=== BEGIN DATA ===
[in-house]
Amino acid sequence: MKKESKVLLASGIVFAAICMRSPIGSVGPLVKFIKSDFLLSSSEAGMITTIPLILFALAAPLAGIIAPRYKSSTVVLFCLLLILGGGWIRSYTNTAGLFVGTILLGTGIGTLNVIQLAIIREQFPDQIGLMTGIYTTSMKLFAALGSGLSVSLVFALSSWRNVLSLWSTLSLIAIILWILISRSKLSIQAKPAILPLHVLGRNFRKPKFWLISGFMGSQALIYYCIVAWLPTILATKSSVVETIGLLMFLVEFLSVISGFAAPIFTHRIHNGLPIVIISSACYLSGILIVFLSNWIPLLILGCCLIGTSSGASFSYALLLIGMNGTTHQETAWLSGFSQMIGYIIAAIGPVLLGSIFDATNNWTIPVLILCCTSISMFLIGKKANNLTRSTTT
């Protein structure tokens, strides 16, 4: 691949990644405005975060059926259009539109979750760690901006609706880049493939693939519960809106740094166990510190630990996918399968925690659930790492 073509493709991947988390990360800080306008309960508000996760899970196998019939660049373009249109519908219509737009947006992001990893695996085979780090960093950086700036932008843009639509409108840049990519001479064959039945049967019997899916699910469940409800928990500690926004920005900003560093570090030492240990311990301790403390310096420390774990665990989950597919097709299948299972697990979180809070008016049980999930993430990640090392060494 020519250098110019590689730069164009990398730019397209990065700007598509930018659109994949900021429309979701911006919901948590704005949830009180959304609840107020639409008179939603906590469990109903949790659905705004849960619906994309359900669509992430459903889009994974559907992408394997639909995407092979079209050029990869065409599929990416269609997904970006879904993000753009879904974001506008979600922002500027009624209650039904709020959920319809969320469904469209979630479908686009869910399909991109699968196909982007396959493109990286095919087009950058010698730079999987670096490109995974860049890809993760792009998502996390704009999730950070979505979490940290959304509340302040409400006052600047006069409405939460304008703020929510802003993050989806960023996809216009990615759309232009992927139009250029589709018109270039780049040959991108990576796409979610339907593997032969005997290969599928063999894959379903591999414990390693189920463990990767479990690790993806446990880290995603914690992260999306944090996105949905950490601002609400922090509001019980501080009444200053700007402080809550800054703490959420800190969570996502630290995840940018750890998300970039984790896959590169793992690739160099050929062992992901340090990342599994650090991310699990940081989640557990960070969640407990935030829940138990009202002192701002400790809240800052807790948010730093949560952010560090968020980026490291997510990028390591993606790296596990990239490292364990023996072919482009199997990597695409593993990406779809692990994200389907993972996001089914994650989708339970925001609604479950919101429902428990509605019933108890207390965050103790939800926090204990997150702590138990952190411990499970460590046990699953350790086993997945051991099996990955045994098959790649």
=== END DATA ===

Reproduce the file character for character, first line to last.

[in-house]
Amino acid sequence: MKKESKVLLASGIVFAAICMRSPIGSVGPLVKFIKSDFLLSSSEAGMITTIPLILFALAAPLAGIIAPRYKSSTVVLFCLLLILGGGWIRSYTNTAGLFVGTILLGTGIGTLNVIQLAIIREQFPDQIGLMTGIYTTSMKLFAALGSGLSVSLVFALSSWRNVLSLWSTLSLIAIILWILISRSKLSIQAKPAILPLHVLGRNFRKPKFWLISGFMGSQALIYYCIVAWLPTILATKSSVVETIGLLMFLVEFLSVISGFAAPIFTHRIHNGLPIVIISSACYLSGILIVFLSNWIPLLILGCCLIGTSSGASFSYALLLIGMNGTTHQETAWLSGFSQMIGYIIAAIGPVLLGSIFDATNNWTIPVLILCCTSISMFLIGKKANNLTRSTTT
């Protein structure tokens, strides 16, 4: 691949990644405005975060059926259009539109979750760690901006609706880049493939693939519960809106740094166990510190630990996918399968925690659930790492 073509493709991947988390990360800080306008309960508000996760899970196998019939660049373009249109519908219509737009947006992001990893695996085979780090960093950086700036932008843009639509409108840049990519001479064959039945049967019997899916699910469940409800928990500690926004920005900003560093570090030492240990311990301790403390310096420390774990665990989950597919097709299948299972697990979180809070008016049980999930993430990640090392060494 020519250098110019590689730069164009990398730019397209990065700007598509930018659109994949900021429309979701911006919901948590704005949830009180959304609840107020639409008179939603906590469990109903949790659905705004849960619906994309359900669509992430459903889009994974559907992408394997639909995407092979079209050029990869065409599929990416269609997904970006879904993000753009879904974001506008979600922002500027009624209650039904709020959920319809969320469904469209979630479908686009869910399909991109699968196909982007396959493109990286095919087009950058010698730079999987670096490109995974860049890809993760792009998502996390704009999730950070979505979490940290959304509340302040409400006052600047006069409405939460304008703020929510802003993050989806960023996809216009990615759309232009992927139009250029589709018109270039780049040959991108990576796409979610339907593997032969005997290969599928063999894959379903591999414990390693189920463990990767479990690790993806446990880290995603914690992260999306944090996105949905950490601002609400922090509001019980501080009444200053700007402080809550800054703490959420800190969570996502630290995840940018750890998300970039984790896959590169793992690739160099050929062992992901340090990342599994650090991310699990940081989640557990960070969640407990935030829940138990009202002192701002400790809240800052807790948010730093949560952010560090968020980026490291997510990028390591993606790296596990990239490292364990023996072919482009199997990597695409593993990406779809692990994200389907993972996001089914994650989708339970925001609604479950919101429902428990509605019933108890207390965050103790939800926090204990997150702590138990952190411990499970460590046990699953350790086993997945051991099996990955045994098959790649």